I love technology. It drives my career, my social life, my consumer habits, my desire to be an engaged citizen, and my need to create and write. Since technology positively influences so many other parts of my life, it should be a boon for finding a mate, right?
Not many people would call me an introvert, but when I like a guy, I can be shy to the point of actually seeming disinterested. So for a while, online dating was great. The stakes are low, the potential seems high, and embarrassment of rejection is lowered to almost zero, making it a nice self-esteem boost. By most metrics, I was successful with it. I was meeting new guys, going out on plenty of dates, having nice conversations, and over the past few years, dated a handful of guys each for a few months.
For a while, I thought taking the pressure off of dating was a good thing. If you lower the emotional consequences of rejection, you make dating easier. But eventually it started to feel hollow, like just a series of interviews, asking and answering the same questions over and over, like the million first dates Dan Slater writes about in The Atlantic. It got me thinking that perhaps that pressure is important. Sure, there was no risk. But was there any reward?
If I just look at a few more profiles, email with a few more guys, have a few more first dates, love is inevitable, right? If we meet enough potential mates, do we eventually end up in a relationship? Can we game the computers, like Amy suggests? And if we can, should we?
If my friends are any indication, one of the most embarrassing things to happen on OKCupid is to be matched with someone you already know. We already value these guys as friends and coworkers, and we often even know they are single, so why is it embarrassing? But over and over, I hear (and have said!) “Oh yeah, I saw him on OKCupid” in a whispered tone.
That should actually be an opportunity, but we’ve become so reliant on looking for someone we haven’t met that we ignore the guys who are already in our lives. Some services actually block your Facebook friends from results. This constant hunt for someone new has convinced me that dating sites are doing us a disservice, so I decided to take a break from using technology to facilitate dating and am taking it old school.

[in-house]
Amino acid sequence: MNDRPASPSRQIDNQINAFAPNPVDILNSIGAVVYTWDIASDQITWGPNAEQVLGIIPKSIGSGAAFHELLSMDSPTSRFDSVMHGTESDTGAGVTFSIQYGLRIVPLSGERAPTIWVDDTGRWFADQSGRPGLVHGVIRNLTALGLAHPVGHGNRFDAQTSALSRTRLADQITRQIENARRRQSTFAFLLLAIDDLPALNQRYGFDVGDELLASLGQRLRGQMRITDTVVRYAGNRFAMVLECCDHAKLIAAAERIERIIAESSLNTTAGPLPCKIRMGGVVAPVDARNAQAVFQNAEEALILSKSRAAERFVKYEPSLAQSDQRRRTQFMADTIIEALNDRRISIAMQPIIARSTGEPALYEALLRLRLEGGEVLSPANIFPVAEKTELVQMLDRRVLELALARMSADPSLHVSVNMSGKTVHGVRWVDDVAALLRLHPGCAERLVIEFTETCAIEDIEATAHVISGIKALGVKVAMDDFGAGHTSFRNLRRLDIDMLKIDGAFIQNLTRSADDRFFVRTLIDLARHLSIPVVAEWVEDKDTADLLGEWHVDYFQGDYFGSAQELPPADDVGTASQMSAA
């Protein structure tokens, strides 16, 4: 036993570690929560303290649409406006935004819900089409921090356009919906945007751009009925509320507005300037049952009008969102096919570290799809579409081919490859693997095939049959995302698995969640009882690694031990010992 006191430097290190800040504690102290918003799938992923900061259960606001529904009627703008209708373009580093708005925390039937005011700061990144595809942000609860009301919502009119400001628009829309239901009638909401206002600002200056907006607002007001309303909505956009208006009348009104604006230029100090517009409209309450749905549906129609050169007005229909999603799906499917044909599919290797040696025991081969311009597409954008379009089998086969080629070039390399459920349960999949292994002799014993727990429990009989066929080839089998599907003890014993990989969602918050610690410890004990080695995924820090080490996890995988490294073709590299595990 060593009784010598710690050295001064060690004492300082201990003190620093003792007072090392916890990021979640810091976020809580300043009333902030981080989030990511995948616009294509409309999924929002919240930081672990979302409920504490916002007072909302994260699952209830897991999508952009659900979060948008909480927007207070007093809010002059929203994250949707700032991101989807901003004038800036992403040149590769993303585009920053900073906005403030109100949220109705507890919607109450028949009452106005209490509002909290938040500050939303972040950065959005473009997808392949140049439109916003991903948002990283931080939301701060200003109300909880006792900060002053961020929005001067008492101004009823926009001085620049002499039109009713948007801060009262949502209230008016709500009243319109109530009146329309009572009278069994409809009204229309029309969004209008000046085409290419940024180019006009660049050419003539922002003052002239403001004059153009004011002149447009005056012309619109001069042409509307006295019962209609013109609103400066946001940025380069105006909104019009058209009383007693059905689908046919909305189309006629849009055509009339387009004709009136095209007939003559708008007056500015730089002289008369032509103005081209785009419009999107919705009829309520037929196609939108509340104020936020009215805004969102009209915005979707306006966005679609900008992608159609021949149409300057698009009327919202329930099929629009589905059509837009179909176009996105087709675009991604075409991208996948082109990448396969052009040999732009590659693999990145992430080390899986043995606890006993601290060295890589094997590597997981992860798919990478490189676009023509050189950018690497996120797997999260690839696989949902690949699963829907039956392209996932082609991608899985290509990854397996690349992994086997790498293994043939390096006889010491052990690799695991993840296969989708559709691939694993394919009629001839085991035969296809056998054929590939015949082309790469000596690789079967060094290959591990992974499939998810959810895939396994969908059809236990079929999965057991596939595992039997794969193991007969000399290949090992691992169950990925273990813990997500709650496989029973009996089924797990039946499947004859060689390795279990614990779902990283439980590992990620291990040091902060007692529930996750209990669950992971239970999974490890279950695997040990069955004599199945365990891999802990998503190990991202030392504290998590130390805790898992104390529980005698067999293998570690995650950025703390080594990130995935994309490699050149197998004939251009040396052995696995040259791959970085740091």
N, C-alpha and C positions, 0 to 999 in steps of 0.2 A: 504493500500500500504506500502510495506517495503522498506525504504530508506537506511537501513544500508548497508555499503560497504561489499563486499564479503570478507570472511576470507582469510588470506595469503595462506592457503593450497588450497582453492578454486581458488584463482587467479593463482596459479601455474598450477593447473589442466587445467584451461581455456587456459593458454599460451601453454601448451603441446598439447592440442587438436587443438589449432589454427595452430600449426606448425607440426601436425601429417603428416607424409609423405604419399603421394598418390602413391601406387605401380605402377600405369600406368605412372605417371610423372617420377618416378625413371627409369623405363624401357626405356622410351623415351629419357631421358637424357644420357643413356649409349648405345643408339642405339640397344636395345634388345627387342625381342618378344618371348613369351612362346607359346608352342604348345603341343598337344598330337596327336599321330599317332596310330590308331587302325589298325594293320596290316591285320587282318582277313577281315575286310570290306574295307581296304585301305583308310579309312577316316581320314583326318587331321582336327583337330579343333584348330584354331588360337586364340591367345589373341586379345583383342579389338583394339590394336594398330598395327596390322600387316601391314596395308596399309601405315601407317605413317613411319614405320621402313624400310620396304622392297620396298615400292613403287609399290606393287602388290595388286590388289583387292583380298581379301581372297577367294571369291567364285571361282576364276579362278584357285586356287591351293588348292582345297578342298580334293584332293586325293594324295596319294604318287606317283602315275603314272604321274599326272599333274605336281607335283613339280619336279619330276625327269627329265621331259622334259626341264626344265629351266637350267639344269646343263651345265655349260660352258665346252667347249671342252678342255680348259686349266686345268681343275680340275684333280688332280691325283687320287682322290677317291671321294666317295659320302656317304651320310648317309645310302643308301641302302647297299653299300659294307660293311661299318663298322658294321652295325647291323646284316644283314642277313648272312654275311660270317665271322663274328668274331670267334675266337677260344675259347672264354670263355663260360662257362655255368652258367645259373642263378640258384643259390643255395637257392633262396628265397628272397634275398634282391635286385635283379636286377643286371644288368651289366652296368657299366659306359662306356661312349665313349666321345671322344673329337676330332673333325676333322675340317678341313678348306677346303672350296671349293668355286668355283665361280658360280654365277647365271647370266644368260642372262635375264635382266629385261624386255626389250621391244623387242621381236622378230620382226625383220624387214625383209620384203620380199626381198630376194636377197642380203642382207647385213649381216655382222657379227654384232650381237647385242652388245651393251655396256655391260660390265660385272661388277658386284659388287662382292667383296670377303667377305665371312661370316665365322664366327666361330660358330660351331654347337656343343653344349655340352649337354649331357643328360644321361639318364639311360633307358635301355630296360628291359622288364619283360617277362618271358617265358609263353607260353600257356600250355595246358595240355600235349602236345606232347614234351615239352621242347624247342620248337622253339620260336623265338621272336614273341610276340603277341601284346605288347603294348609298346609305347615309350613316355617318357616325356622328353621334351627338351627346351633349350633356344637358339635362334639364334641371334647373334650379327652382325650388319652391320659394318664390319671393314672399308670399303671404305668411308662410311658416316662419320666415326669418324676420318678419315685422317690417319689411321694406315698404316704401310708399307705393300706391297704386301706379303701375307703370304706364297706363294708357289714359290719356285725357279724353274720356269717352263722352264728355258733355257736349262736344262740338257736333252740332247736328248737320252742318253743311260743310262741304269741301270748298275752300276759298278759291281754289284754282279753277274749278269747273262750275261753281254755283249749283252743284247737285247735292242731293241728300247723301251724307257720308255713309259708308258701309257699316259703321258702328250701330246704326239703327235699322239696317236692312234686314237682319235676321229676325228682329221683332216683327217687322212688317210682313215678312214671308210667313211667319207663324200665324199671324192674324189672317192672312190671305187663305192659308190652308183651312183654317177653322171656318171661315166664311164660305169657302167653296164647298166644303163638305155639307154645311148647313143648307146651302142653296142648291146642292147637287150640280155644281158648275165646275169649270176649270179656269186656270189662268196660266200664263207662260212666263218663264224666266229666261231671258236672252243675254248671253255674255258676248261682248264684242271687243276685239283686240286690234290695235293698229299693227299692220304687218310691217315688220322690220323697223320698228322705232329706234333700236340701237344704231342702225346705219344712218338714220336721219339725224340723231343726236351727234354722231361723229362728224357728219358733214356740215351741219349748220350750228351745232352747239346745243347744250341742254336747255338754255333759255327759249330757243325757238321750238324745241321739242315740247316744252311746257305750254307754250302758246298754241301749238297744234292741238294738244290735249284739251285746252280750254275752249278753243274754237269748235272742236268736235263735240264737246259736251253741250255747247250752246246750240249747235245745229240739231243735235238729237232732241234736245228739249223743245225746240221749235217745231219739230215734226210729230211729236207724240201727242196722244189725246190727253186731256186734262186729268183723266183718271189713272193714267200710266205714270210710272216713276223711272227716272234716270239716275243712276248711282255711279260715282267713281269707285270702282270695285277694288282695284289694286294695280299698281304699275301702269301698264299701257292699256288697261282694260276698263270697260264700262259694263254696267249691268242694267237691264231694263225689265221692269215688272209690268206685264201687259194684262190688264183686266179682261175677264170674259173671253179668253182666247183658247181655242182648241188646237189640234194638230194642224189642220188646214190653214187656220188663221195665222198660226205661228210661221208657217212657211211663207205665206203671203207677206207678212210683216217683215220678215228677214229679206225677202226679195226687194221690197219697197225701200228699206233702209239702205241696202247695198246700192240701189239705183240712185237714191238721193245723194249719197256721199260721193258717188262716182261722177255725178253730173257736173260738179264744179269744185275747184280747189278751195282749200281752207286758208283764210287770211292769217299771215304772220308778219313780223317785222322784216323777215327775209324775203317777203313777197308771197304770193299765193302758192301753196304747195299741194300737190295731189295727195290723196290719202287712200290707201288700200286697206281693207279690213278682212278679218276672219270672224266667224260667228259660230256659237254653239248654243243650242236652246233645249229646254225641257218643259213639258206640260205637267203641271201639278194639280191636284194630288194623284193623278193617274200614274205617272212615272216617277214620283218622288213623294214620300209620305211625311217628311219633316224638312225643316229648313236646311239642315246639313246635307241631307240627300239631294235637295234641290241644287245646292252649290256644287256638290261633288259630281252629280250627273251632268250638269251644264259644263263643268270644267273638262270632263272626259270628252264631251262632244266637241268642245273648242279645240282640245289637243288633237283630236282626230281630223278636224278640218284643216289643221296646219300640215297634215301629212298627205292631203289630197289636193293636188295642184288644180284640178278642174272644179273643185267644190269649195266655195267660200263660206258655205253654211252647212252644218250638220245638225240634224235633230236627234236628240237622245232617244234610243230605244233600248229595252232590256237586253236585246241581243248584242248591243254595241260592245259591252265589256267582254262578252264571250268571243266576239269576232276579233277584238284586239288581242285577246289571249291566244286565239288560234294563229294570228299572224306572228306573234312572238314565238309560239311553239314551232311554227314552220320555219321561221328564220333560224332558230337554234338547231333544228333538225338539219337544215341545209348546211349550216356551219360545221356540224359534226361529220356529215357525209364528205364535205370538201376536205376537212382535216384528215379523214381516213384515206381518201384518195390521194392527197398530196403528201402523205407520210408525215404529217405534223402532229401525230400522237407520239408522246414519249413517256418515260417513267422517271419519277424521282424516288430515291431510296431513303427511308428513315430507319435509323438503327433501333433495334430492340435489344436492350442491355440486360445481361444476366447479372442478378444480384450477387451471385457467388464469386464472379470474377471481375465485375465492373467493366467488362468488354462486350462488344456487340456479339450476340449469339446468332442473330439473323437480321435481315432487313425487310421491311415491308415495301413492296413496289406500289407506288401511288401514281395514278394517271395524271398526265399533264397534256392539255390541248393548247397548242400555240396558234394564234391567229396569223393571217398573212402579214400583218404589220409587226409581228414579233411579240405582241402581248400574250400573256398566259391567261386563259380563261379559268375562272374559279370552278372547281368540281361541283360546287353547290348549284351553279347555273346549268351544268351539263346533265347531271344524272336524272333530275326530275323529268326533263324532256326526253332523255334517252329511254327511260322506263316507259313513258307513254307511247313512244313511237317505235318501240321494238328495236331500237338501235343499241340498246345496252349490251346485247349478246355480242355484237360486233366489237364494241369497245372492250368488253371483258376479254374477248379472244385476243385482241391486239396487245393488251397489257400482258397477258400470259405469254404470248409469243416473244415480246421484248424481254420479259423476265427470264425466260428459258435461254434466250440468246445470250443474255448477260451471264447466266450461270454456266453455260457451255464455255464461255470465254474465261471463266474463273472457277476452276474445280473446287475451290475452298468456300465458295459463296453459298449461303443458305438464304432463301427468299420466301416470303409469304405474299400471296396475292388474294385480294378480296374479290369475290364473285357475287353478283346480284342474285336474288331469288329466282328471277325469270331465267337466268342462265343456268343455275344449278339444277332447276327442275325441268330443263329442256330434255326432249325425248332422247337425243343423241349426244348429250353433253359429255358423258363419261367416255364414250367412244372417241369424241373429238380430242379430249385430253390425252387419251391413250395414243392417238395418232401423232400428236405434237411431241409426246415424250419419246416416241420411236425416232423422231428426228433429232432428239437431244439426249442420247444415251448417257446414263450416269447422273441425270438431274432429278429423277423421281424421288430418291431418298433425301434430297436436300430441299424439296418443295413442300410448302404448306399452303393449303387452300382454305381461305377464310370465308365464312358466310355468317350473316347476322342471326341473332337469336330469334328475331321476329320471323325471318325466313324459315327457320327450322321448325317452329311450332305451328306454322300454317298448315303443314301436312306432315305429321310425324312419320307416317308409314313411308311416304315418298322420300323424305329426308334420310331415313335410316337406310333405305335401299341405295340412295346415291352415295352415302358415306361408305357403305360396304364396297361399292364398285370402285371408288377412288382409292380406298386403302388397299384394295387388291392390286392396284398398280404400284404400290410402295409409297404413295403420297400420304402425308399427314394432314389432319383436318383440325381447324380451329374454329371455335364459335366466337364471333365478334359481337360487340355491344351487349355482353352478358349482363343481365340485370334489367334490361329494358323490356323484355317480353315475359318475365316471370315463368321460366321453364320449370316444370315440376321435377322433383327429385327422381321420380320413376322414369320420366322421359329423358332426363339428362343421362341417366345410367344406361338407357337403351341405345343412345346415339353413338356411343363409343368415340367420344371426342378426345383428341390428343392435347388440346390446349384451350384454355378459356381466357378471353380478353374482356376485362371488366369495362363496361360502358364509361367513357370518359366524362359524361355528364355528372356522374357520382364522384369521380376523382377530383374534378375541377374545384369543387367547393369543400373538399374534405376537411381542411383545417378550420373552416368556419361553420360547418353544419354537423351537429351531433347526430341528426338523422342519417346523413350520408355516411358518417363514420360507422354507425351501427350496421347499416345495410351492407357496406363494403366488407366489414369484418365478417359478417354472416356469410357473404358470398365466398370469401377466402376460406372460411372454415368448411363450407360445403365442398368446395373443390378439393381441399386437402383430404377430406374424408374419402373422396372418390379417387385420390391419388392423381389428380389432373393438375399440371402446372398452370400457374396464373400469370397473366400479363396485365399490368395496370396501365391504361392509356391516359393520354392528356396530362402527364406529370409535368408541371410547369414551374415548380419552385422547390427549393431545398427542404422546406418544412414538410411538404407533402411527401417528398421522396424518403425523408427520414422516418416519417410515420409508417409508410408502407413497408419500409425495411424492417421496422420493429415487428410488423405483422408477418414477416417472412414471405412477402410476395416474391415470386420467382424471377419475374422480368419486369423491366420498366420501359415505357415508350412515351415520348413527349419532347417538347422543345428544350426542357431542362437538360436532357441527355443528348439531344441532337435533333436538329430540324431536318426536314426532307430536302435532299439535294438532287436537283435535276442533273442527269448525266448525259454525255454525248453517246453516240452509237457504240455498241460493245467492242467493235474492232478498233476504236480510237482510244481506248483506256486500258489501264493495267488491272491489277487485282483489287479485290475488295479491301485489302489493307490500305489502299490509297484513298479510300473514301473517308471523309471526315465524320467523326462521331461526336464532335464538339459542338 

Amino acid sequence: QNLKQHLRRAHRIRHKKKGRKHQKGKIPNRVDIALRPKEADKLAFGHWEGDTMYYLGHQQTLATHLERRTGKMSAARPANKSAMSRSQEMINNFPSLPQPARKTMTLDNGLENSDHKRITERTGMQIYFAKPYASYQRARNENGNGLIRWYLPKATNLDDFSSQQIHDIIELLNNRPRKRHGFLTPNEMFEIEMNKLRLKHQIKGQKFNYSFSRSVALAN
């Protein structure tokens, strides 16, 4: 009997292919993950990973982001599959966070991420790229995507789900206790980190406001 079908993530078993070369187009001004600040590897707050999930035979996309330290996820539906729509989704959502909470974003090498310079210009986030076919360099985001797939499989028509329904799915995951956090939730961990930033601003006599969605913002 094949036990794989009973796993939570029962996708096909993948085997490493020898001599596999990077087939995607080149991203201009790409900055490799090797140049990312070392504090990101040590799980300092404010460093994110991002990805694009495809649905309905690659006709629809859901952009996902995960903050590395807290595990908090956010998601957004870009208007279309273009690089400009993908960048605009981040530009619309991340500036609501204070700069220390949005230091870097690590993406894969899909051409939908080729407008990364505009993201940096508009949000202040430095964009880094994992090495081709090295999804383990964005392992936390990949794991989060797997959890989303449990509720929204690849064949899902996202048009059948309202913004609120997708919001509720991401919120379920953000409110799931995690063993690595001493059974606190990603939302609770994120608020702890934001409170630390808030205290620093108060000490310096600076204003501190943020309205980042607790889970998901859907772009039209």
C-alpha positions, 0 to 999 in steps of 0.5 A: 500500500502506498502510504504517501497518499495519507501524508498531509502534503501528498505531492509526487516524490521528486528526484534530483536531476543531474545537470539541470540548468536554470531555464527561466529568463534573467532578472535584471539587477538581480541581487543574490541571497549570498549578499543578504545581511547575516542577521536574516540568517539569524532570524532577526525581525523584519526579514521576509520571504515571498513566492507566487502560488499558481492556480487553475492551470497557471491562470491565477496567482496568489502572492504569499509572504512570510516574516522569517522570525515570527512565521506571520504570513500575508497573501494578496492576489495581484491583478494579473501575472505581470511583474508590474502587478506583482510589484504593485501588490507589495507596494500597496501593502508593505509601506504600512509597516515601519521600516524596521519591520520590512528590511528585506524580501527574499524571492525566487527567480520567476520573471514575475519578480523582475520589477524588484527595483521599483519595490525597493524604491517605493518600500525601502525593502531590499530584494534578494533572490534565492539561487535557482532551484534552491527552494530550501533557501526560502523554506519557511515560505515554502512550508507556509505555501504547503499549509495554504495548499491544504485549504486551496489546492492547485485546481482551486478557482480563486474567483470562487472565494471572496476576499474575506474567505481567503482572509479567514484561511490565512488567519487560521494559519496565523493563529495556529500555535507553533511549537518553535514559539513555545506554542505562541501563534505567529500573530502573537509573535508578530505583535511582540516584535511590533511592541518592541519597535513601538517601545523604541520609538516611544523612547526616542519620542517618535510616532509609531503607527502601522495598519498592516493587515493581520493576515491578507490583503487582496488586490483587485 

It’s been challenging. I’ve got to be less shy and had to put myself out there more. I’ve been rejected a few times, and that’s never fun. There’s definitely more pressure and the let-downs can be bigger, but it all feels more real. On the plus side, I haven’t had to endure any dates with guys with whom there’s clearly no chemistry. It feels like I’m off the treadmill, and that’s been worth it.
(Of course, the product guy in me thinks – What would a service be like that might solve this problem? Should technology play a role in matching us with people we already know? But that’s another post.)
Photo by the-riot-machine.
2 thoughts on “Love in the Age of Technology”
The article reflects the reality of how dating sites have actually made dating a less serious affair. There was a time when I went on date with different guys every week. The idea was, throw stone at a cluster and at least one might fall. I am pretty sure I might have missed someone nice in the process of mass scanning.
I’m sure I missed at least a few nice guys over the past few years! But what keeps dating sites in business is getting people to go on dates, NOT getting them to settle down.